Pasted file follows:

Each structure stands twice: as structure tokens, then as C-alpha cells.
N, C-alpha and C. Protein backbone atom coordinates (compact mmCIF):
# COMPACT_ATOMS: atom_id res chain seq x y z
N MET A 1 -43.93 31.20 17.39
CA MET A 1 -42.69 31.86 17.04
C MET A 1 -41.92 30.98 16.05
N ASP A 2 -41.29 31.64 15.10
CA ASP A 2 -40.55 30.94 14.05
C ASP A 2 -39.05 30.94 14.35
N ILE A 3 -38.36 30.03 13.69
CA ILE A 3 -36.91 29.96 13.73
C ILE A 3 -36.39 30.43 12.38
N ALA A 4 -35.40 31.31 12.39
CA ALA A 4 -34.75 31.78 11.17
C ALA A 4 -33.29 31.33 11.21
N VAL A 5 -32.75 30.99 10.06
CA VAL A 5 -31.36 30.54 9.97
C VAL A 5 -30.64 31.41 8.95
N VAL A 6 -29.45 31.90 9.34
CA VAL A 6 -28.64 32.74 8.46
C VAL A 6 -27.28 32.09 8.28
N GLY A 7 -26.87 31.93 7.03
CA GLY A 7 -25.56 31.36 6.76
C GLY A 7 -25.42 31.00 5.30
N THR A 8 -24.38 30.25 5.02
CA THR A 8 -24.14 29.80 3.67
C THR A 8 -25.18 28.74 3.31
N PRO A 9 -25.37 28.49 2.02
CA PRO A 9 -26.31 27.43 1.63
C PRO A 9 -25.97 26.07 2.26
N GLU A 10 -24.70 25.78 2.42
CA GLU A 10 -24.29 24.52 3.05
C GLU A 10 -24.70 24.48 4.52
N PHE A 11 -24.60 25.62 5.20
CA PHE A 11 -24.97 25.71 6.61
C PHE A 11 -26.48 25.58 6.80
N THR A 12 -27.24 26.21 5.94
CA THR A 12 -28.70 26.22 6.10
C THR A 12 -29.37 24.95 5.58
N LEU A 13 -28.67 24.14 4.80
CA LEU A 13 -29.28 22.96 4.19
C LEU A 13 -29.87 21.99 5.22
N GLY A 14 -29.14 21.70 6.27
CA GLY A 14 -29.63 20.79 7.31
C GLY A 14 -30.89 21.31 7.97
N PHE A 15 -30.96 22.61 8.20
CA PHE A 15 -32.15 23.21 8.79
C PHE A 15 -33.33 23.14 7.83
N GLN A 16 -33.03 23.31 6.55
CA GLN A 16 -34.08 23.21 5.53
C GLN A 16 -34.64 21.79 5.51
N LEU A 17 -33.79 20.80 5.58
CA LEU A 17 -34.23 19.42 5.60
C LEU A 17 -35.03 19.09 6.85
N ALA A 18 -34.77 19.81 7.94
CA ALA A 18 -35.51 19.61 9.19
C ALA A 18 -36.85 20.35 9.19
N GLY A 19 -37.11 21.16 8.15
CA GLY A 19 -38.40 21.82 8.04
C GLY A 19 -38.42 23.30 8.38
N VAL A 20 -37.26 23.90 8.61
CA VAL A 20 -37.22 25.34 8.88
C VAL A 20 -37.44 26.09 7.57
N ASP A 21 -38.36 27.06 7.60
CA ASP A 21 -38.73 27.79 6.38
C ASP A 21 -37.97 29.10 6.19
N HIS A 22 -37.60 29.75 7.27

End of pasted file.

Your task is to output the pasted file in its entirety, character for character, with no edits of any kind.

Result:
Each structure stands twice: as structure tokens, then as C-alpha cells.
N, C-alpha and C. Protein backbone atom coordinates (compact mmCIF):
# COMPACT_ATOMS: atom_id res chain seq x y z
N MET A 1 -43.93 31.20 17.39
CA MET A 1 -42.69 31.86 17.04
C MET A 1 -41.92 30.98 16.05
N ASP A 2 -41.29 31.64 15.10
CA ASP A 2 -40.55 30.94 14.05
C ASP A 2 -39.05 30.94 14.35
N ILE A 3 -38.36 30.03 13.69
CA ILE A 3 -36.91 29.96 13.73
C ILE A 3 -36.39 30.43 12.38
N ALA A 4 -35.40 31.31 12.39
CA ALA A 4 -34.75 31.78 11.17
C ALA A 4 -33.29 31.33 11.21
N VAL A 5 -32.75 30.99 10.06
CA VAL A 5 -31.36 30.54 9.97
C VAL A 5 -30.64 31.41 8.95
N VAL A 6 -29.45 31.90 9.34
CA VAL A 6 -28.64 32.74 8.46
C VAL A 6 -27.28 32.09 8.28
N GLY A 7 -26.87 31.93 7.03
CA GLY A 7 -25.56 31.36 6.76
C GLY A 7 -25.42 31.00 5.30
N THR A 8 -24.38 30.25 5.02
CA THR A 8 -24.14 29.80 3.67
C THR A 8 -25.18 28.74 3.31
N PRO A 9 -25.37 28.49 2.02
CA PRO A 9 -26.31 27.43 1.63
C PRO A 9 -25.97 26.07 2.26
N GLU A 10 -24.70 25.78 2.42
CA GLU A 10 -24.29 24.52 3.05
C GLU A 10 -24.70 24.48 4.52
N PHE A 11 -24.60 25.62 5.20
CA PHE A 11 -24.97 25.71 6.61
C PHE A 11 -26.48 25.58 6.80
N THR A 12 -27.24 26.21 5.94
CA THR A 12 -28.70 26.22 6.10
C THR A 12 -29.37 24.95 5.58
N LEU A 13 -28.67 24.14 4.80
CA LEU A 13 -29.28 22.96 4.19
C LEU A 13 -29.87 21.99 5.22
N GLY A 14 -29.14 21.70 6.27
CA GLY A 14 -29.63 20.79 7.31
C GLY A 14 -30.89 21.31 7.97
N PHE A 15 -30.96 22.61 8.20
CA PHE A 15 -32.15 23.21 8.79
C PHE A 15 -33.33 23.14 7.83
N GLN A 16 -33.03 23.31 6.55
CA GLN A 16 -34.08 23.21 5.53
C GLN A 16 -34.64 21.79 5.51
N LEU A 17 -33.79 20.80 5.58
CA LEU A 17 -34.23 19.42 5.60
C LEU A 17 -35.03 19.09 6.85
N ALA A 18 -34.77 19.81 7.94
CA ALA A 18 -35.51 19.61 9.19
C ALA A 18 -36.85 20.35 9.19
N GLY A 19 -37.11 21.16 8.15
CA GLY A 19 -38.40 21.82 8.04
C GLY A 19 -38.42 23.30 8.38
N VAL A 20 -37.26 23.90 8.61
CA VAL A 20 -37.22 25.34 8.88
C VAL A 20 -37.44 26.09 7.57
N ASP A 21 -38.36 27.06 7.60
CA ASP A 21 -38.73 27.79 6.38
C ASP A 21 -37.97 29.10 6.19
N HIS A 22 -37.60 29.75 7.27